Living off of Ramen, instant coffee, and dollar slices is a classic rite of passage for most entrepreneurs. It comes with the territory when you’re bootstrapping. And to pay the bills during these early days takes some serious creativity. The AirB&B founders, for example, raised over $25,000 by selling a limited edition cereal, Obama O’s, during the 2008 election cycle. Most entrepreneurs opt for a more traditional route, such as taking on side gigs as consultants.

That’s how Art Chang funded Tipping Point Partners. Today, Tipping Point incubates a portfolio of startups, building teams and products around its own in-house ideas. In the early days, however, Tipping Point acted as an outsourced consultant, helping others launch startups.

Funding a startup through consulting gigs is trickier than it sounds, says Art. “When you’re smart and do good work. It’s relatively easy to get more [consulting] work. You risk getting sucked into doing more and more consulting work [and end up neglecting your startup]. You get addicted to those paychecks. Eventually, it stops being a good risk/return tradeoff. Yes, you’ve lowered your risk, but you’ve also lowered your return because you’re just covering costs, not growing equity in your own projects.”

When Chang realized that consulting clients were absorbing all of his time and resources, he decided it was time to stop the side gigs, even though they made up 80% of his revenue.

Here’s Chang’s advice on how to keep consulting gigs from overwhelming your real business.

  • Before taking on a new client, ask yourself, “Does this client help me build equity value in my business? Will this project help expand my team, expertise, or industry contacts in a way that is relevant to the long-term business? If not, is the paycheck large enough to warrant the distraction?”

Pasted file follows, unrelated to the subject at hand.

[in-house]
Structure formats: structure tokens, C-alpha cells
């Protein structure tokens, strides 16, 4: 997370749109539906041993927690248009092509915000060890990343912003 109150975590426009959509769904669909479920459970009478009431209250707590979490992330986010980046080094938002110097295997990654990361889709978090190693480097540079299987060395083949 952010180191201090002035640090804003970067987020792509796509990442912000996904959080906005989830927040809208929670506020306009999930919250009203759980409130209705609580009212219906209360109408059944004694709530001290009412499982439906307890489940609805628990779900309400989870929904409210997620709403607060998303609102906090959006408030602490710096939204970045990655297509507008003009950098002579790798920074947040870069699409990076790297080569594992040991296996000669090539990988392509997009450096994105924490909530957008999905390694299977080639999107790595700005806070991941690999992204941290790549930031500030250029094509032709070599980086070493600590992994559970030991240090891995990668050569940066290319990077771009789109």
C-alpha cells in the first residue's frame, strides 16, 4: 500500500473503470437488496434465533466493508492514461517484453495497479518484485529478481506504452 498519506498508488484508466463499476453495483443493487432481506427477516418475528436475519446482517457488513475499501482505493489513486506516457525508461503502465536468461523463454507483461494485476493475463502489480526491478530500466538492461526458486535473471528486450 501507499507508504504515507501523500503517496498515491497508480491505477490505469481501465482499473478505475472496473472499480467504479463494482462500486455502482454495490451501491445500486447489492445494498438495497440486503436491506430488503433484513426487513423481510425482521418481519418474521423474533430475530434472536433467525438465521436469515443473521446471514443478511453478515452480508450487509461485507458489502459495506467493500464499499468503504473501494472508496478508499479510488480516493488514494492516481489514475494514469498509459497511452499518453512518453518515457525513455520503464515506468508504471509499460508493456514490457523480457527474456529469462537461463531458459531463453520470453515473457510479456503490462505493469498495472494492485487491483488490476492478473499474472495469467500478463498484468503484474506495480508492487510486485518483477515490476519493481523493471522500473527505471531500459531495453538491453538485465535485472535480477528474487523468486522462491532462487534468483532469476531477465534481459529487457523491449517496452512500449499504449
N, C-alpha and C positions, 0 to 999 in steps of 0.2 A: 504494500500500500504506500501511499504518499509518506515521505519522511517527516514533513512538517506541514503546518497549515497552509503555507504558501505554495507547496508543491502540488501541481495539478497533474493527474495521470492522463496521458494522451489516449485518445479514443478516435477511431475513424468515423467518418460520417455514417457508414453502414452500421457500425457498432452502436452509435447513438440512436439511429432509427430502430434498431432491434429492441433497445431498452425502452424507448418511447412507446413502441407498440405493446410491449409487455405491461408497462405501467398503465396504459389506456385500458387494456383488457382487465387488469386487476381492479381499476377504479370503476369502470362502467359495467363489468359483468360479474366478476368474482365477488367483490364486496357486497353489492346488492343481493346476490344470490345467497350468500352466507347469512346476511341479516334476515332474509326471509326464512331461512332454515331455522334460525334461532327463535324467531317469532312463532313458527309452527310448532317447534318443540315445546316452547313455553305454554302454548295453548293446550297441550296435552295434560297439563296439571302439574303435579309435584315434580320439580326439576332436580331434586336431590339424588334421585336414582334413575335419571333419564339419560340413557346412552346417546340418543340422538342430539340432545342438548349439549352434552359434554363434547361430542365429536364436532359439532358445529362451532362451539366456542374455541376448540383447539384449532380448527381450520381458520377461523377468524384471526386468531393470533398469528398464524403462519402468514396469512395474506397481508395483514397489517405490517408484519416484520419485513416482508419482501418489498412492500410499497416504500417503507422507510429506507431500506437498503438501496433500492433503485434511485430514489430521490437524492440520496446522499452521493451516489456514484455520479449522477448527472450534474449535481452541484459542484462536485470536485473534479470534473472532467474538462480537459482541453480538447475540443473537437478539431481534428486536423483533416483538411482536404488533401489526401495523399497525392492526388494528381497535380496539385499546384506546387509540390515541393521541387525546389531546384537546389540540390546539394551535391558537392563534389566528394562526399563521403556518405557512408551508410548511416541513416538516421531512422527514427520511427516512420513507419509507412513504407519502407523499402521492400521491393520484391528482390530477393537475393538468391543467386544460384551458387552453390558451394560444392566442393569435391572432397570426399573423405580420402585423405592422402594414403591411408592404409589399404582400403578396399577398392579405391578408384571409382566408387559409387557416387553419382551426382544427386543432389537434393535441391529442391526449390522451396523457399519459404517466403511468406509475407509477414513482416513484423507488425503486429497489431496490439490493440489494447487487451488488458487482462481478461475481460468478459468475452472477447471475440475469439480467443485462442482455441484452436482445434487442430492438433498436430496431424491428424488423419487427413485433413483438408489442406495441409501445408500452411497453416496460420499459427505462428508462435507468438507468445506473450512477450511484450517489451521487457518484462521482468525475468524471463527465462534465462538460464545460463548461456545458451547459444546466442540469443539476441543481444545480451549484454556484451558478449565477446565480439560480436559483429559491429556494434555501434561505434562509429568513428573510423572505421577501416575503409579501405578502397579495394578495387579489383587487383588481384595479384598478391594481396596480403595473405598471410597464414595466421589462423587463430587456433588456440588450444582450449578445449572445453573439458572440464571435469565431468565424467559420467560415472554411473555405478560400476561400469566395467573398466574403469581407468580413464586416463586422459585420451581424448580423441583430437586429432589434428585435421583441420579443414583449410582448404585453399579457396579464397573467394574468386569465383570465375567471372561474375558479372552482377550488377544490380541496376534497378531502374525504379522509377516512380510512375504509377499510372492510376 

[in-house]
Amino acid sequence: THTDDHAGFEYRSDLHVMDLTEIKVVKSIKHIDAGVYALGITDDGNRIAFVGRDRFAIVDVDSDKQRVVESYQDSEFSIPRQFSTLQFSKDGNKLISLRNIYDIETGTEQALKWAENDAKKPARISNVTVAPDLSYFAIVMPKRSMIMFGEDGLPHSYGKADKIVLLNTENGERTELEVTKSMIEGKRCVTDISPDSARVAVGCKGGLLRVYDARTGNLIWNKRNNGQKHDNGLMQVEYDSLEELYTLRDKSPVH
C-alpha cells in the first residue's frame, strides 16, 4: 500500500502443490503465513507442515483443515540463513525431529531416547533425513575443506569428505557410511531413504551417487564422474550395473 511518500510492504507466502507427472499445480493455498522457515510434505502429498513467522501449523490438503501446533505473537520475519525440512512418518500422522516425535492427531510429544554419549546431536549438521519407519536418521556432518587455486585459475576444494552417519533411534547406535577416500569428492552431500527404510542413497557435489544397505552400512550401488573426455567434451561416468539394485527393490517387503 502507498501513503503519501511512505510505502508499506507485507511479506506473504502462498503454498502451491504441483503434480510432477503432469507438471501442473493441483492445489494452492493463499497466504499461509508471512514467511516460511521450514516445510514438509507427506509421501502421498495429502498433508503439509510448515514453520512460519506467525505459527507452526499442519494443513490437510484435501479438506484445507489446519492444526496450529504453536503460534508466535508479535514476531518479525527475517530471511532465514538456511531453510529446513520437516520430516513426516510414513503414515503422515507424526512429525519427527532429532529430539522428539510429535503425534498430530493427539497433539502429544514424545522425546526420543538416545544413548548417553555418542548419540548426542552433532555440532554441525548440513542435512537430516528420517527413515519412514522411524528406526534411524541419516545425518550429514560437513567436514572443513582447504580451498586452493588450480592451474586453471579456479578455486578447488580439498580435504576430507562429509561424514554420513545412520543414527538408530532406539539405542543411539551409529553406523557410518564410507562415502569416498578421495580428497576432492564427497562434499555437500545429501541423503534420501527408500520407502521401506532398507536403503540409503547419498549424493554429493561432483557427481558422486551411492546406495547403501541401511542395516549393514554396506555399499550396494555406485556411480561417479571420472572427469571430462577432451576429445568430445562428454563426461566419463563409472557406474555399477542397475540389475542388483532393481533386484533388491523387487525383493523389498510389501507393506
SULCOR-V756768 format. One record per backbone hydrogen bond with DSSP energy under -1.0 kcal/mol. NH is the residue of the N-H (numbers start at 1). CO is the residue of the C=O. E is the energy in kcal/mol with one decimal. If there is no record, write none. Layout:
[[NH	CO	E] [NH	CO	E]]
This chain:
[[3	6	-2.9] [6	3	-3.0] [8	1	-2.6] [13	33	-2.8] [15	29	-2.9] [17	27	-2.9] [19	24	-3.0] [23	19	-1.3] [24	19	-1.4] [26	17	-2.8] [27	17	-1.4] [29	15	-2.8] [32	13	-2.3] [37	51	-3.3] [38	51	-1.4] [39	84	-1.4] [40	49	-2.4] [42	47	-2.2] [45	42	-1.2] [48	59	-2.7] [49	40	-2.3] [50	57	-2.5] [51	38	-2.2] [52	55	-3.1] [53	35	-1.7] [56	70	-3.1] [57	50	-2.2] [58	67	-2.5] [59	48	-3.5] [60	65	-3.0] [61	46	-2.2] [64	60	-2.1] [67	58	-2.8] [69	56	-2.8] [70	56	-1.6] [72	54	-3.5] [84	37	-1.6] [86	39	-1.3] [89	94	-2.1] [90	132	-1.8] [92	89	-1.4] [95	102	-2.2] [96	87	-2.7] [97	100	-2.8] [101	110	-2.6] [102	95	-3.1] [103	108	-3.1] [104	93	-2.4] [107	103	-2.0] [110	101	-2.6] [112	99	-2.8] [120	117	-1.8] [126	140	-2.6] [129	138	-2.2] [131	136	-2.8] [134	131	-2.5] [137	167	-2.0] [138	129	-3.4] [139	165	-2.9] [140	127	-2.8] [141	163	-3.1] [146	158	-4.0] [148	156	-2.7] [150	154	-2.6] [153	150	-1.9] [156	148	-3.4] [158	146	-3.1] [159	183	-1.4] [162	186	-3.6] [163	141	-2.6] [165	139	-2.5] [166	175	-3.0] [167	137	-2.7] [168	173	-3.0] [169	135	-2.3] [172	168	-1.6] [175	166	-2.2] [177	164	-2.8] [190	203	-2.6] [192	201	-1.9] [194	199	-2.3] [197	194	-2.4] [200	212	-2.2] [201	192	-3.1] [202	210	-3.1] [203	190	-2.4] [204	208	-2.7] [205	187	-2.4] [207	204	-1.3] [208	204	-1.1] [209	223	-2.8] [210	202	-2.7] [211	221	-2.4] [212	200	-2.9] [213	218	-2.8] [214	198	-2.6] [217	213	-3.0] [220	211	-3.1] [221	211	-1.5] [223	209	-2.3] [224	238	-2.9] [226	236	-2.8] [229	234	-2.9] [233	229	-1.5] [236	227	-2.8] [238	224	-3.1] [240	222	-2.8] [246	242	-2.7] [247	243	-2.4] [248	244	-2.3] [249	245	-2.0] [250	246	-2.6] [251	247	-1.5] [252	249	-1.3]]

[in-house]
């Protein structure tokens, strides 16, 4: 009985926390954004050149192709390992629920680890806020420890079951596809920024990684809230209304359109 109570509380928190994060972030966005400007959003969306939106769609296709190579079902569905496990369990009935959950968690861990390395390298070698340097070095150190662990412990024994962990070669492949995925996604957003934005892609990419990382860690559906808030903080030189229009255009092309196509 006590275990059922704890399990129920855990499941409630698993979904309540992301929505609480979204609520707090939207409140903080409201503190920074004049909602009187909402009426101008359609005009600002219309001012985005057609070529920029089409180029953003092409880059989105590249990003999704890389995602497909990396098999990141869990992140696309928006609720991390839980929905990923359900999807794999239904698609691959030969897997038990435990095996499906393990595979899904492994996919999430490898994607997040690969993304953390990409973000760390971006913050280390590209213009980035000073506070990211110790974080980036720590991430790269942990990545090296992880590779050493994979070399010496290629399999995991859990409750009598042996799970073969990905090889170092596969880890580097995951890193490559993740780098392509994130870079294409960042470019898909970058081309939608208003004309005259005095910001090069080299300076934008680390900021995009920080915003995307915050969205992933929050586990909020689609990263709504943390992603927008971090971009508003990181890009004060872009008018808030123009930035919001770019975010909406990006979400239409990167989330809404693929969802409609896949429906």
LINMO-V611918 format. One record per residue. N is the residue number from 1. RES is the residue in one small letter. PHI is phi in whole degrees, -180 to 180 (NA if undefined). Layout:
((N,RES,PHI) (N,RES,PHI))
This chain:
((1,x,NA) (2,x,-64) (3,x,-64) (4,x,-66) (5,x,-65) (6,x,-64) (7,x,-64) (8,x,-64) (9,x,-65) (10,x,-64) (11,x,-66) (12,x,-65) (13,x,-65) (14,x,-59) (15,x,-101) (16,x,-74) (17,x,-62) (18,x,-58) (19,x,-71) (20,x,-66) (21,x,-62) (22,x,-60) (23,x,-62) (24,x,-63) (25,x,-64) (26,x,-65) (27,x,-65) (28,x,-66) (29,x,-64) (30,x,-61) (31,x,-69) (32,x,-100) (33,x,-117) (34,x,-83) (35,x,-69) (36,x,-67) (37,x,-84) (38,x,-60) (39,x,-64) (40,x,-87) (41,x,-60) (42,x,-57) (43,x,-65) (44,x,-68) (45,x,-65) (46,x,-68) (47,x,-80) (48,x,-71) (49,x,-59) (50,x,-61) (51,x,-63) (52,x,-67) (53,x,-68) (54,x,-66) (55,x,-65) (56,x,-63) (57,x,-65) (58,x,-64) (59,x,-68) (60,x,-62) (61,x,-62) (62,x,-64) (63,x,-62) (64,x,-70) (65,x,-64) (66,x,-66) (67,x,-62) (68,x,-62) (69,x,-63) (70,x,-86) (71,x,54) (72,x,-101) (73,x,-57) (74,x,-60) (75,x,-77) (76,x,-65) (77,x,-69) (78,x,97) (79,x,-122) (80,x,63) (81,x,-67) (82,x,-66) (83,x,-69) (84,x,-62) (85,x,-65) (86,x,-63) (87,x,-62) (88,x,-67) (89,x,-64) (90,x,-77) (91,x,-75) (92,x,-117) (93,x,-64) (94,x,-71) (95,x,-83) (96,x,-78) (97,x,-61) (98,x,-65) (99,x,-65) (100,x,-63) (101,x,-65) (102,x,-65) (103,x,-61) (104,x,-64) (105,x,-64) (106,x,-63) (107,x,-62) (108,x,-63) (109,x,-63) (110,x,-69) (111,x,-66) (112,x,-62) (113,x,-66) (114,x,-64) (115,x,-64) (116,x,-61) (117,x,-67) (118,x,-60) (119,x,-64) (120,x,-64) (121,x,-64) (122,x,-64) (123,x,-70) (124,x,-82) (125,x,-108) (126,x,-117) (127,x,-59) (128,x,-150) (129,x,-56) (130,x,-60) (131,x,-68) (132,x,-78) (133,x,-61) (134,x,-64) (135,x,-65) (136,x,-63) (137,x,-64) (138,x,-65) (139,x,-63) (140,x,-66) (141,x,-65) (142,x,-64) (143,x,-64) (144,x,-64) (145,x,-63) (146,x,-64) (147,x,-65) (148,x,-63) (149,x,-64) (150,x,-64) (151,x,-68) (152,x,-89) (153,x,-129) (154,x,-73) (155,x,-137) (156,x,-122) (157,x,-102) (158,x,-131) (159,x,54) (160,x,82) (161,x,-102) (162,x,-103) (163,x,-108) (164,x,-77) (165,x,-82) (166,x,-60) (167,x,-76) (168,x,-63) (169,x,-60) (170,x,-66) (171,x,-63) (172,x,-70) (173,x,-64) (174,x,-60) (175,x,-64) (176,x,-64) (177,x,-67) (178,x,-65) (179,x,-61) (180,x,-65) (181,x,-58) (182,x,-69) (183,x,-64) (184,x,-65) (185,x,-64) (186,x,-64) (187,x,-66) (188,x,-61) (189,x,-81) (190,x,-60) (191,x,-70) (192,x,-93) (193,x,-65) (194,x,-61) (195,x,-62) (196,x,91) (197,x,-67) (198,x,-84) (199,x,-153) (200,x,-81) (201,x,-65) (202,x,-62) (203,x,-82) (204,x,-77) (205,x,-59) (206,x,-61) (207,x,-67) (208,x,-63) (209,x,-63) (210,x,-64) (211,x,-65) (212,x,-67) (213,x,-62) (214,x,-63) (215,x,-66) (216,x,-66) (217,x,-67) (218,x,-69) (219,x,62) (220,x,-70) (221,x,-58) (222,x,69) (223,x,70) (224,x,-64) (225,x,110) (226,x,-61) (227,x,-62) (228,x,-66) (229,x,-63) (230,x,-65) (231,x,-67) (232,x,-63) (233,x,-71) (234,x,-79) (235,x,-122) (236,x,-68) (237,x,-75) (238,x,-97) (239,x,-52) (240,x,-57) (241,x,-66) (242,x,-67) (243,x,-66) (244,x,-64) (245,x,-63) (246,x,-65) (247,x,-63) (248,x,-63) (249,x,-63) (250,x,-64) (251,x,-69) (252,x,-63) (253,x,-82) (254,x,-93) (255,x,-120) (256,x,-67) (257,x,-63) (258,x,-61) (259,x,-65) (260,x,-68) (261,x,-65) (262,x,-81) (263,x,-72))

• Make sure there’s a clear exit scenario down the road. “Plan ahead before selecting your clients, as if you are writing a pre-nup,” says Chang. Choose clients that understand and accept that you won’t be with them forever. Otherwise, “If you’re valuable and do a good job, clients start to rely on you more over time. Clients start thinking of you as an intrinsic part of their business operations and you start to believe them. Once that happens, it becomes very difficult to exit that relationship.”
  • If you’re already overwhelmed with consulting projects, try not to do anything drastic. As Chang says, “It’s like quitting a job. You need to plan ahead in order to save up before walking away from these steady paychecks.”
  • Before you start winding down your consulting projects, it’s essential to be honest and open about the issues with both clients and employees. You don’t want clients or employees to feel like you’re leaving them in the lurch. Chang voiced his concerns to clients for almost a year before coming to a hard stop on consulting projects.

Once Chang decided to stop consulting, he took 90 days to transition Tipping Point away from consulting and toward its own portfolio. He stopped taking on new consulting projects and worked with current clients to ensure their projects could survive without Tipping Point’s involvement. In order to do so, Chang helped clients hire several Tipping Point employees who were intimately involved with client projects. To conserve cash, he laid off any employee that wasn’t directly involved in building Tipping Point’s own projects. He also invested some of her personal money in the business in order to compensate for the lost consulting revenue. Tipping Point eventually emerged stronger –without any consulting gigs to weigh it down.